Going Lisa Gist Walker copyright 2011, Lisa Gist Walker
I find myself in the Pettus cemetery, 3 miles and 79 years from the front bedroom at rural route one, box three-o-four. A fine berth, here, beneath my beloved sky and its travelers jetting their ways between Atlanta and Memphis, between Birmingham and Cincinnati, journeying above me and my earth.
I suspect the sun will set in its usual way. Its children will gather at the house and catalog accumulated sympathies. They, with our mama’s hands and our papa’s nose, will arrange squash casserole and cornbread and three-bean salad and coconut cake along the top of the deep freeze on the back porch. We are all tall. And nearsighted.
1927 papa delivered a load of fertilizer way up above the state line. He came home with an oak wardrobe in his wagon instead of money in his pocket. Tomorrow, its 23 quilts will scatter to the comfort of nieces and nephews. Its old-growth doors and boards and drawers will be disassembled into the hatch of a late-model Japanese automobile.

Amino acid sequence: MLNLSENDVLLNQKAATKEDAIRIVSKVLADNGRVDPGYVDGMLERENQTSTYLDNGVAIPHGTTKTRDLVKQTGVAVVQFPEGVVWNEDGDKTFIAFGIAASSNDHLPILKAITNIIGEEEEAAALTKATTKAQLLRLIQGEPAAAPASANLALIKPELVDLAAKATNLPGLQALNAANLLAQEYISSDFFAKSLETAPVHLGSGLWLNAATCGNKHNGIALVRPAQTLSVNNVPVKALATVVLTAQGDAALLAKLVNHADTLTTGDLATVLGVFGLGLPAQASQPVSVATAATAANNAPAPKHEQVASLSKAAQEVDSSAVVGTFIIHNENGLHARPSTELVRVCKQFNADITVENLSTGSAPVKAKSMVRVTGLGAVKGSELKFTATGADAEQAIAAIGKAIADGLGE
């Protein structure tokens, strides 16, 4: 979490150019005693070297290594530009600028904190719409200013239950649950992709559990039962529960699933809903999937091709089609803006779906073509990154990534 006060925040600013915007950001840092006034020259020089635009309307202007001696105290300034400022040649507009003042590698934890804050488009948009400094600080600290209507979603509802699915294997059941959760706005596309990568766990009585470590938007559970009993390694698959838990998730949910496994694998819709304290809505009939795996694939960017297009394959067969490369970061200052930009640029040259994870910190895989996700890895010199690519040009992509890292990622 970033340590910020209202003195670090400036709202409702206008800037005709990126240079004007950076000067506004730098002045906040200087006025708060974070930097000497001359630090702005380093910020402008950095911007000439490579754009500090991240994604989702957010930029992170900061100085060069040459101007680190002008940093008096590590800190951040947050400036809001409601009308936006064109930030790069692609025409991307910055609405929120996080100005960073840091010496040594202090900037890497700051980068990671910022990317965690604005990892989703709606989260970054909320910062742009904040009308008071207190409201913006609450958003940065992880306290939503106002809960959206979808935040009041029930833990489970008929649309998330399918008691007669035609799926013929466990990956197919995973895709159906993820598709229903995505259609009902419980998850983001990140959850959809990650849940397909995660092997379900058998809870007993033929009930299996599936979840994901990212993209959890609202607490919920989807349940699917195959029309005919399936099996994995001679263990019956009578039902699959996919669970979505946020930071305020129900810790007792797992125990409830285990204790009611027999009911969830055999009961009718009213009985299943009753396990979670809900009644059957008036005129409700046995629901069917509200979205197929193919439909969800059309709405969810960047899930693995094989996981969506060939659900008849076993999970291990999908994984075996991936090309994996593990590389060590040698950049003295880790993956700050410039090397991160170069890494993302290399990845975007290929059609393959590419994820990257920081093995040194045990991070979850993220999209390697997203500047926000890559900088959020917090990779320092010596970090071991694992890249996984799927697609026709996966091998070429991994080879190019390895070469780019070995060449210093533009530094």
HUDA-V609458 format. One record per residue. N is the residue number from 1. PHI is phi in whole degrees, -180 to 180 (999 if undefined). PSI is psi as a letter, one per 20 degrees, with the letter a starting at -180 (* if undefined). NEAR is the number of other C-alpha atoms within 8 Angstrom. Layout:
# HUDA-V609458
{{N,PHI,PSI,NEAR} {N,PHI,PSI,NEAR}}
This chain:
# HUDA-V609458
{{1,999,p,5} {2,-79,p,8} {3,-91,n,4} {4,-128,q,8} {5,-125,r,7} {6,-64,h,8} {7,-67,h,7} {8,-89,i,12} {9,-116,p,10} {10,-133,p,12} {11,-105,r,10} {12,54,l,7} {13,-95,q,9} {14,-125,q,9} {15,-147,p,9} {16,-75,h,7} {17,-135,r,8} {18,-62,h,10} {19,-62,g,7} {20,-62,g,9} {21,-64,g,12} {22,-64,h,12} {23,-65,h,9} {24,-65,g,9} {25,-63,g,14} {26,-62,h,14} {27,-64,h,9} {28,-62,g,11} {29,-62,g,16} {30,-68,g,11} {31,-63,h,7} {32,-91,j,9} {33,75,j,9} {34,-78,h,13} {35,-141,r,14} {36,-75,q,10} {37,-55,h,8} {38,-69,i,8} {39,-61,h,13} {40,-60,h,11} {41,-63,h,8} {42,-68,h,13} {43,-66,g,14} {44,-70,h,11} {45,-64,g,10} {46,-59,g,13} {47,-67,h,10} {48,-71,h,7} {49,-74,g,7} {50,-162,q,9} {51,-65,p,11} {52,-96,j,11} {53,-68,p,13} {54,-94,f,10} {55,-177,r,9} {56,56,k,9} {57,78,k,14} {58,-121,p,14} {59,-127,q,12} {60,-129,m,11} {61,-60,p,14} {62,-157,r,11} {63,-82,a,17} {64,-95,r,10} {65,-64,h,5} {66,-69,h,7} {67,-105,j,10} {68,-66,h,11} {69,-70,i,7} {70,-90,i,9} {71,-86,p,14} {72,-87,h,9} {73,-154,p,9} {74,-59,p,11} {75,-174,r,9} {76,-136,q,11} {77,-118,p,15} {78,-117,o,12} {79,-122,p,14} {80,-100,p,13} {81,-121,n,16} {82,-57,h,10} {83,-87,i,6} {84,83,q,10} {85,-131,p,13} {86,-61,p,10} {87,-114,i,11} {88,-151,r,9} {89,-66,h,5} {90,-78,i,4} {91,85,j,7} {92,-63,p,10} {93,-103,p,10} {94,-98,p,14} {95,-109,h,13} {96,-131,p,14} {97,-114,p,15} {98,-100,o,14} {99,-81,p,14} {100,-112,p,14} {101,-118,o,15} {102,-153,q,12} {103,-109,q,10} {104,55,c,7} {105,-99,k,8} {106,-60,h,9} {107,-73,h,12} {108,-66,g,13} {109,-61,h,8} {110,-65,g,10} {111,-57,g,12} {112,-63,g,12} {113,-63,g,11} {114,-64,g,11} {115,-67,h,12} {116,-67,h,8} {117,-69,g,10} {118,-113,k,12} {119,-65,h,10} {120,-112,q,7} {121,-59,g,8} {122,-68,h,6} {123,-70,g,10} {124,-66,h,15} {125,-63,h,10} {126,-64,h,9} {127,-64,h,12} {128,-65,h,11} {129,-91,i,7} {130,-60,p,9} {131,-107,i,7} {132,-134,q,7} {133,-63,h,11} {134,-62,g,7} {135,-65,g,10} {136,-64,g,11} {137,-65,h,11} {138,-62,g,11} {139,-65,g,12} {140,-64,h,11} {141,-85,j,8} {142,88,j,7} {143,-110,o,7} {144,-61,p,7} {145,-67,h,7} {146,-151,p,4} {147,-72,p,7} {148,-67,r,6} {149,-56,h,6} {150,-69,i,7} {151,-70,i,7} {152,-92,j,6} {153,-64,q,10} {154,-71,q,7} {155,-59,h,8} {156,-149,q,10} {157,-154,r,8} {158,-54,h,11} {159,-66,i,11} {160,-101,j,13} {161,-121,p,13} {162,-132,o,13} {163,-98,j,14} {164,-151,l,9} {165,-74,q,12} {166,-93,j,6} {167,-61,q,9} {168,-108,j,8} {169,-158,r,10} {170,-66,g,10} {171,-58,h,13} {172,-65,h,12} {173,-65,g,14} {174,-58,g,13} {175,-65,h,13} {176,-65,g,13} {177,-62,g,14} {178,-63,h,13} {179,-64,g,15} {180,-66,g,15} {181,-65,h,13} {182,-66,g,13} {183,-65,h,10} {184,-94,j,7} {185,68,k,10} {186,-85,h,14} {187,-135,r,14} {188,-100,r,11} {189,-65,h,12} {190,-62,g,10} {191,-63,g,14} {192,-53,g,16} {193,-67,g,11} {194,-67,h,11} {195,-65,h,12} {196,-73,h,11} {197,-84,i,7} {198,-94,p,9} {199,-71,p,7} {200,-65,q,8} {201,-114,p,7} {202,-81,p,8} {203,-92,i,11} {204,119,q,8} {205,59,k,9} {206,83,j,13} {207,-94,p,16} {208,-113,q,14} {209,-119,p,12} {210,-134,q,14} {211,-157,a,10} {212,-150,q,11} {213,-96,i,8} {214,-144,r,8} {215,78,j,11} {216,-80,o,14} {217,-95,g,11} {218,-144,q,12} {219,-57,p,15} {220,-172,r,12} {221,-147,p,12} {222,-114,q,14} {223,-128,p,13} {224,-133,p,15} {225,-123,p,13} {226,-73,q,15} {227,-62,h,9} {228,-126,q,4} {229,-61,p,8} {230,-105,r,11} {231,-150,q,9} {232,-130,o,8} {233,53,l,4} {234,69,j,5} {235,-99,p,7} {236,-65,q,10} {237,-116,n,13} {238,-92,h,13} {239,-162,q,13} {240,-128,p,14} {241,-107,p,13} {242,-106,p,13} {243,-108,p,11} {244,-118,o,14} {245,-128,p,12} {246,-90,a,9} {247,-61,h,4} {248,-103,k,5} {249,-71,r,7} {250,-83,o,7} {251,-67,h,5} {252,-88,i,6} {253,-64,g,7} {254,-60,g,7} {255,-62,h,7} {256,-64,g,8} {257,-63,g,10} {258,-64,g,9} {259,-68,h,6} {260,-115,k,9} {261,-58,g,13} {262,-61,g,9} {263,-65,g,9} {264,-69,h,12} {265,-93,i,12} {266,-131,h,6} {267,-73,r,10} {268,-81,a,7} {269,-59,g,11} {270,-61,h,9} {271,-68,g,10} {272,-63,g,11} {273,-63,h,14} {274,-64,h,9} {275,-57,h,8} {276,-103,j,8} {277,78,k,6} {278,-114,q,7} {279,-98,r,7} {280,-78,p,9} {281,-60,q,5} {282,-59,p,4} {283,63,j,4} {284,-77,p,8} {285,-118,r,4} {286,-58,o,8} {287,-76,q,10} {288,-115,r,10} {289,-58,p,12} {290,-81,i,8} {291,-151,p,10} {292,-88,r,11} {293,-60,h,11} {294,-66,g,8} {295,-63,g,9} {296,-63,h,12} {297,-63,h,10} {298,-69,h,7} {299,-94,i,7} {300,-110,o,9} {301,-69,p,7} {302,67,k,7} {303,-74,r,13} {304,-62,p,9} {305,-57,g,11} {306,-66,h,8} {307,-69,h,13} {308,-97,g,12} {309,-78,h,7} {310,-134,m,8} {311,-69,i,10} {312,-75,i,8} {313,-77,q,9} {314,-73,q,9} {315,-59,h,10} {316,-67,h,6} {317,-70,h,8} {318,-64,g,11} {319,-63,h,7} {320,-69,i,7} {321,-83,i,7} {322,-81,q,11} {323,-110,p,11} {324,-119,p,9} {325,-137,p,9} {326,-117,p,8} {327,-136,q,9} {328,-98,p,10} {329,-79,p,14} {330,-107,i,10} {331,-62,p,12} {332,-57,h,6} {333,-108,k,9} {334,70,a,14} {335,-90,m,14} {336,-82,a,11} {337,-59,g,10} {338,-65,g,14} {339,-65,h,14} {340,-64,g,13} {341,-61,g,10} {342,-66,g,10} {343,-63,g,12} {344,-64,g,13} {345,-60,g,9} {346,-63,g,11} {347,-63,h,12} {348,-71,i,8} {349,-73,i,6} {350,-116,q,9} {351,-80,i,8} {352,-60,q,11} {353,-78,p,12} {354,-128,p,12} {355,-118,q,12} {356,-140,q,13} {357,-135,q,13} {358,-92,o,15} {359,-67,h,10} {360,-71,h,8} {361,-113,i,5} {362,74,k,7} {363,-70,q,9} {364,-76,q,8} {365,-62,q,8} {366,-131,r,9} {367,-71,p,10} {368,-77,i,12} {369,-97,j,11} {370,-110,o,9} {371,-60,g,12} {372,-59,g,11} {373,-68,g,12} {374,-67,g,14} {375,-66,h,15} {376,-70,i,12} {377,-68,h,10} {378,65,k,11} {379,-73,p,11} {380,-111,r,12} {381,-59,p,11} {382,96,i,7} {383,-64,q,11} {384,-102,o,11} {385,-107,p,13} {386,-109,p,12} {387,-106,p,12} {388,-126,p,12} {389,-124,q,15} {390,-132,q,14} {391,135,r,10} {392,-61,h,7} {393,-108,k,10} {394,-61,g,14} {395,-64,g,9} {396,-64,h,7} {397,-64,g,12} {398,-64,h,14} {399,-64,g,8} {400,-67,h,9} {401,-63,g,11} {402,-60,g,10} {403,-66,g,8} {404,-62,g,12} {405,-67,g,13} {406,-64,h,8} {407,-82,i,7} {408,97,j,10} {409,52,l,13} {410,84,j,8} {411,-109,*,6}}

Kay will search for the enameled pins -- a boy-Lenin, hammer and sickle, red and gold -- traded for a stick of Doublemint Gum with a child on the streets of St. Petersburg. She’ll find the diplomas from Peabody, she’ll find the ring unworn, she’ll find the dismissal letter from the superintendent, “Women Accepted for Voluntary Emergency Service are not suitable as teachers for our school children.”
I’d packed the night before, ready to leave the next morning at 6:45 for an 11:07 flight. Grapefruit, toast and coffee; plants watered and a quick phone call to sister. A fall sunrise. Road clear. The curve at Bluewater sharp. Cousin Edith’s Winesaps bounce to the floorboard.
They sang Beulah Land today and In the Garden -- not my favorite but mama’s; each death invites fresh grief over all that came before. Brother searches, “at least she didn’t die half way ‘round the world.” He’d always worried I’d do exactly that. I’d always told him I was worried that I’d die close to home.